Hardware & Build
The hardware and subsequent build-quality of Blackview's P6000 can be described summarily as well-rounded. It doesn't feel like it is built to draw attention but it does feel solid. By way of comparison, from the front, this particular device bears a striking resemblance to the HTC U11 flagship, at first glance. In fact, for anybody who happens to have held that other device, its overall shape would feel exceptionally familiar in the hand. Moreover, the placement of its very responsive and ultra-clicky volume rockers and power button, as well as its quick-firing fingerprint sensor are nearly identical. That's certainly not a bad thing since that means the Blackview P6000 feels very well-built. There's no sign of looseness in the USB Type-C port, SIM drawer, or other components. On closer inspection, however, that feeling of familiarity quickly gives way to something new. From a perspective of size, there are definitely some differences.
Dimensions are set at 154mm tall x 76mm wide, and 10mm thick - compared to that other device’s 153.9mm x 75.9mm x 7.9mm. Weight falls in at around 230g, giving users something that feels premium despite its understated looks. Meanwhile, the lustrous metal back and edges of the device contain no glass aside from what covers a dual-sensor camera at the top right and there is a single rear-firing speaker near the bottom. Despite being made of metals, the back doesn’t feel too slippery, either, though it may slide if placed on certain surfaces. It will attract fingerprints and it will almost definitely become obvious that is has been dropped if it does get dropped without a case on. Camera bumps are also nearly non-existent and the fingerprint scanner is quick - although its forward facing design may take some getting used to since most manufacturers have moved to a rear placement.
Performance & Battery
As shown in the initial breakdown of this device's specifications, the performance from Blackview's P6000 is certainly respectable. In fact, this handset makes good use of MediaTek's 2016 flagship SoC, the Helio P25, with substantially more available RAM and storage than it would have had at its disposal when it first released. As a result, our test showed that this mid-range smartphone could hold its own alongside the Exynos-powered variant of Samsung's Galaxy S7 Edge for some tasks. There are certainly more powerful devices available today, but it isn't likely that they'll be found in the price range. Only a percentage the most intensive games, apps, or multitasking are likely to hold the Blackview P6000 back or cause a noticeable drop in performance.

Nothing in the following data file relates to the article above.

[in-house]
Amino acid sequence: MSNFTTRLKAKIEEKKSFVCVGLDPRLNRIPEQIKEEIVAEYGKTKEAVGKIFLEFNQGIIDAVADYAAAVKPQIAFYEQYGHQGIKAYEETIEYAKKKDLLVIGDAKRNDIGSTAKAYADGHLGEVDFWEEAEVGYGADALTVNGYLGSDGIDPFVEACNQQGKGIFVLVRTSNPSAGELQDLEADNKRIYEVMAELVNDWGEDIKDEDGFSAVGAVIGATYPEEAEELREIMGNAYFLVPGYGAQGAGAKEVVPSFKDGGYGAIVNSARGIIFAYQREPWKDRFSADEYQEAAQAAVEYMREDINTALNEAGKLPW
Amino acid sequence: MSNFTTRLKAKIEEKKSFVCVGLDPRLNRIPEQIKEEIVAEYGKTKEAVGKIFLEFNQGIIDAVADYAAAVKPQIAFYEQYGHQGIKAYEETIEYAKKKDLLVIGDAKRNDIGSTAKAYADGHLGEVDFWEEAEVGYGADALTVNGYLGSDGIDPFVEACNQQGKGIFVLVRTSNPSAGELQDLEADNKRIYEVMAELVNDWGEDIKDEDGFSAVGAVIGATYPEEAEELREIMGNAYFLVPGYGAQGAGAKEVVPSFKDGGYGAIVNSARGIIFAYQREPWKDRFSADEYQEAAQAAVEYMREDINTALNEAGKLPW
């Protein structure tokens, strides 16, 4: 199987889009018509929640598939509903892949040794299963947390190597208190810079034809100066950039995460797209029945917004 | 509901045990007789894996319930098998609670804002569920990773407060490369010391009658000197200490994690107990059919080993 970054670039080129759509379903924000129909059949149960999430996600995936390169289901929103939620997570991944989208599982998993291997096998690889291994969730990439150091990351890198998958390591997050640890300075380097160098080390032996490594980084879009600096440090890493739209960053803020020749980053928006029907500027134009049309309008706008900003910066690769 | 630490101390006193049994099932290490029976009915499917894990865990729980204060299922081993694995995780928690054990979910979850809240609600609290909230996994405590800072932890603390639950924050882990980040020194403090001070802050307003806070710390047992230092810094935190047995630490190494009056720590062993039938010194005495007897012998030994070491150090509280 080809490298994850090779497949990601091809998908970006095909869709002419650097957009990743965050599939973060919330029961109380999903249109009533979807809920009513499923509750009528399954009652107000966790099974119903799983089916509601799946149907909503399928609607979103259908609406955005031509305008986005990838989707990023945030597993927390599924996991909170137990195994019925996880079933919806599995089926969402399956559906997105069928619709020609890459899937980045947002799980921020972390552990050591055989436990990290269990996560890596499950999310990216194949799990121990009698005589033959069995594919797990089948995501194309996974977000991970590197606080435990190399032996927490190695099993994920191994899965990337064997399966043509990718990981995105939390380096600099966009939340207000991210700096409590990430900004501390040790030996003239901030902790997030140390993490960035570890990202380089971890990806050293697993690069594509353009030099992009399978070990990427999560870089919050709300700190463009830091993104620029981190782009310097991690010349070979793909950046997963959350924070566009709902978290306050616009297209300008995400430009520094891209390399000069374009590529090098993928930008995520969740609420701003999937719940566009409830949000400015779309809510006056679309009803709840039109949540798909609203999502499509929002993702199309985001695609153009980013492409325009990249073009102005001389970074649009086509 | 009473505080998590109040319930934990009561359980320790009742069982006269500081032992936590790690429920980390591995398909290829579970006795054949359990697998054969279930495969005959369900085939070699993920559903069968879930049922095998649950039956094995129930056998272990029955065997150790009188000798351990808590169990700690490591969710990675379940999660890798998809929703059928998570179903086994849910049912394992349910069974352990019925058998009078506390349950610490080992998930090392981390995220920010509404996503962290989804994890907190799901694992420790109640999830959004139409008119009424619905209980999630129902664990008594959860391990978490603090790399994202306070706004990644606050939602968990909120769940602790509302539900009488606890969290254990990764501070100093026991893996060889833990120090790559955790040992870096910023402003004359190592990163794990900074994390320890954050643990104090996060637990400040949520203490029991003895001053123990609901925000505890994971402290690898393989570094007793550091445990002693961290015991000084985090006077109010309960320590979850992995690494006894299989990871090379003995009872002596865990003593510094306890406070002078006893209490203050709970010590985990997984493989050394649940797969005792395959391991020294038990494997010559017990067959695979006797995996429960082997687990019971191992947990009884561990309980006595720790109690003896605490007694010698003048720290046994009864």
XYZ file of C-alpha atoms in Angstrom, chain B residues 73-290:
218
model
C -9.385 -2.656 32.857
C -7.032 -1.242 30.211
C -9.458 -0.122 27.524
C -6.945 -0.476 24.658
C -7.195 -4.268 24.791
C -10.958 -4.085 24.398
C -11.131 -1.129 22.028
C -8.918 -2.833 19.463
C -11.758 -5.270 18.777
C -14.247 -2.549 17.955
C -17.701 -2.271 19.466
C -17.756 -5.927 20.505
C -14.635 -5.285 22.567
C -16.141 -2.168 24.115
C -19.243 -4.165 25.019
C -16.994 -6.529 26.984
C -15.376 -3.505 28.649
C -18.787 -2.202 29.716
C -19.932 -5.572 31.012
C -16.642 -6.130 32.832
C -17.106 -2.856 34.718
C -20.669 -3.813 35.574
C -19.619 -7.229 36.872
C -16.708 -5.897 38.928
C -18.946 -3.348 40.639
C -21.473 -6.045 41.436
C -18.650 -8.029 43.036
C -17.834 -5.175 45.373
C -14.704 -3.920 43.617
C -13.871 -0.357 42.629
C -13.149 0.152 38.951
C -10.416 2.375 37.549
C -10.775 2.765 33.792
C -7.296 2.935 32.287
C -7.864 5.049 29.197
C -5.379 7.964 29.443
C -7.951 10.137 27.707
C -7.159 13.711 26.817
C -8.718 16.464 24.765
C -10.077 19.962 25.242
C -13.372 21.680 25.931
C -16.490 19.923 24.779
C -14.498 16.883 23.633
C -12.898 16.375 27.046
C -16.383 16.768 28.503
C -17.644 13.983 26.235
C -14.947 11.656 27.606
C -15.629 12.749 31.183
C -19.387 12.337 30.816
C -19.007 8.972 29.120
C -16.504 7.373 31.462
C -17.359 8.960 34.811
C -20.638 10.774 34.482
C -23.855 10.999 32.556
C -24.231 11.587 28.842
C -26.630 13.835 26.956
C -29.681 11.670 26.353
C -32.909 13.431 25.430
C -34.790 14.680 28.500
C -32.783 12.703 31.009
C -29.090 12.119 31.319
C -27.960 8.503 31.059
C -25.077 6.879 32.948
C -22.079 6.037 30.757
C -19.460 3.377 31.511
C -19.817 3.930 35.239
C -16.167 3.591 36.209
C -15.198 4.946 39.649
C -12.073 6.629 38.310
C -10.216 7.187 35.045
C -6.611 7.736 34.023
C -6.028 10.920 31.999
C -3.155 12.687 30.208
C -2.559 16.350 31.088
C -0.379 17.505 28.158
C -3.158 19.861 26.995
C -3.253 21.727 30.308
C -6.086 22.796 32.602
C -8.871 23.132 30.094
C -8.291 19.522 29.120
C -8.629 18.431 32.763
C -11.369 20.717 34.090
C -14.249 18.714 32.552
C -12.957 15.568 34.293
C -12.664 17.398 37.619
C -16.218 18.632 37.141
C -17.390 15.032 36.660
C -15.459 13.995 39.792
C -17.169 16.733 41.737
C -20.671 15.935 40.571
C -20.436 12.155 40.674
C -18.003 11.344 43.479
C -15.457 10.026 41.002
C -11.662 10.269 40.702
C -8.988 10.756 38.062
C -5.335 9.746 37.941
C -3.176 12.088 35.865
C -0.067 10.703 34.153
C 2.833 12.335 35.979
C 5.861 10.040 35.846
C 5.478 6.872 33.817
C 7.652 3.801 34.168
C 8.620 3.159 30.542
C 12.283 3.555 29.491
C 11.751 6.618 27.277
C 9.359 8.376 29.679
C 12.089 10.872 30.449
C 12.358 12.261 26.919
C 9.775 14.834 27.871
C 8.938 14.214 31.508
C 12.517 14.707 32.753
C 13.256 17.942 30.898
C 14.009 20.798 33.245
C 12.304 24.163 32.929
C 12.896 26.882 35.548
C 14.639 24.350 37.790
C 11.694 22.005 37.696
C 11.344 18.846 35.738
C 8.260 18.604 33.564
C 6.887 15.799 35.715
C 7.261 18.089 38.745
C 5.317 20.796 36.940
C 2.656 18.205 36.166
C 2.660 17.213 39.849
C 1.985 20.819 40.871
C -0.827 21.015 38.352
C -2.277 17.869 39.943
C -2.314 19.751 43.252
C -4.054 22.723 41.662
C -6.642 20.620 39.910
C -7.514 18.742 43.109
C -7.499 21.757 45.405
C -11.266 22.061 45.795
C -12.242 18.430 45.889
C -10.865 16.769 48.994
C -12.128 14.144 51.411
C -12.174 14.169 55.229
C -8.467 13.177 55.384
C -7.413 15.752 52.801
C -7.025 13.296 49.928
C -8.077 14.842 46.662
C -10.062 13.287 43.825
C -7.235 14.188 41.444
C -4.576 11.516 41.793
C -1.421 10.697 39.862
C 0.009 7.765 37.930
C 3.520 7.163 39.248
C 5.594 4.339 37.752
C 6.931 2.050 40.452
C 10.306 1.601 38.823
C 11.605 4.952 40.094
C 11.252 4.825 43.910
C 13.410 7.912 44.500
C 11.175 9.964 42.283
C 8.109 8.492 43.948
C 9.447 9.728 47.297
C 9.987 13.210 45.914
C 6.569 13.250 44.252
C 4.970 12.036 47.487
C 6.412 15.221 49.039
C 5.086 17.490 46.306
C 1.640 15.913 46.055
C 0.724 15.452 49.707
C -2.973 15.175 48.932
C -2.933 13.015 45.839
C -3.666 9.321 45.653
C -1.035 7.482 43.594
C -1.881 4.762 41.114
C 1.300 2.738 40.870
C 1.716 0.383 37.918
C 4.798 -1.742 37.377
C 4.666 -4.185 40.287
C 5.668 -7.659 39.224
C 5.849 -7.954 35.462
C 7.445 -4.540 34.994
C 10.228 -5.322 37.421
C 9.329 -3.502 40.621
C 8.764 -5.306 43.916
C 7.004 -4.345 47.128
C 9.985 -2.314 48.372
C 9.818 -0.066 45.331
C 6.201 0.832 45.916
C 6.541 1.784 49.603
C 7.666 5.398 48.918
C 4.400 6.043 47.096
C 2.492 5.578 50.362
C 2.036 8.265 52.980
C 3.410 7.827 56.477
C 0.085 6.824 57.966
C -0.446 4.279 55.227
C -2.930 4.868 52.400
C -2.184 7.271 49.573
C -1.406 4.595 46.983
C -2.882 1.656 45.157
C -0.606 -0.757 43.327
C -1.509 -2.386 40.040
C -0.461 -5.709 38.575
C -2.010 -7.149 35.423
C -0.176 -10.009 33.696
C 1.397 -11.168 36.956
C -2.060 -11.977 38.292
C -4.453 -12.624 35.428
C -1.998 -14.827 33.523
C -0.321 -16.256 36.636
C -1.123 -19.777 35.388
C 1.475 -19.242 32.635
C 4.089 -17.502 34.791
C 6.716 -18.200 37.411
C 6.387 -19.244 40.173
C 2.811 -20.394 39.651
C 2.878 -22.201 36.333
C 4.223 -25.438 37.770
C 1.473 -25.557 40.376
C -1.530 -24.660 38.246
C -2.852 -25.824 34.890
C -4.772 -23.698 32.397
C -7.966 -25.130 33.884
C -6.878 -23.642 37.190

However, the real showstopper in all of this is the handset's battery. With battery benchmarks showing an exceptional score and a real-world tested screen-on time of more than 7 hours, there's not a whole lot any user could do to completely drain it within a single day's use. In fact, after 11 hours of slightly above average usage that included simultaneously listening to music, gaming, editing documents, browsing, and more, our test unit still sat at over 56-percent charged. That's without the dedicated battery-saver feature turned on, which would presumably improve battery life further. The only downside is that this smartphone is mostly able to accomplish that feat because the battery itself is rated at a massive 6,180 mAh. Unfortunately, that means that despite the inclusion of what Blackview calls quick charge 2.0 and charging at 12V/2A, it can take up to 3 hours or more to fully charge the P6000.
Connectivity & Audio
In terms of connectivity options, this review unit was tested on h2O wireless. That allowed for up to a 4G LTE connection, although our device remained on 3G for the duration. Call quality was not exceptional - though that could be down to the network itself. The radios performed well and calls were clear on both ends. There was some difficulty in downloading MMS messages in particular, but that was likely due to the network environment as well. Prospective buyers in the U.S. will want to check that their network will support the Blackview P6000 before making a purchase. This dual nano SIM sporting device will work on GSM networks at 850MHz, 900MHz, 1800MHz, and 1900MHz while WCDMA is supported at 900MHz and 2100MHz, respectively. 4G FDD LTE is supported on bands B1, 3, 7, 8, and 20. Wi-Fi is provided via the older 802.11 b/g/n standards.
Unfortunately, audio quality is one area where the Blackview P6000 does leave something to be desired. While Bluetooth 4.1 is part of the connectivity package and provides a significant boost to the range, the single rear-firing speaker is not very high quality. The sound is noticeably tinny, with nearly all bass being lost among highs and mids. That’s despite the inclusion of a robust built-in equalizer which does seem to perform very well, seemingly indicating that problems in audio are a result of the hardware rather than software. Headphones provide some respite from that as well but because the rest of the device is built so well, the contrast presented by the less-than-premium onboard speaker is stark.
On the software side, the Blackview P6000 ships with a custom build based on the AOSP variant of Android 7.1.1 (Nougat). That means that, aside from a few basic Google and essential AOSP apps, the phone doesn't come with any bloatware to speak of. In fact, the only application that probably wouldn't be expected with a stock version of Android is the included Compass app.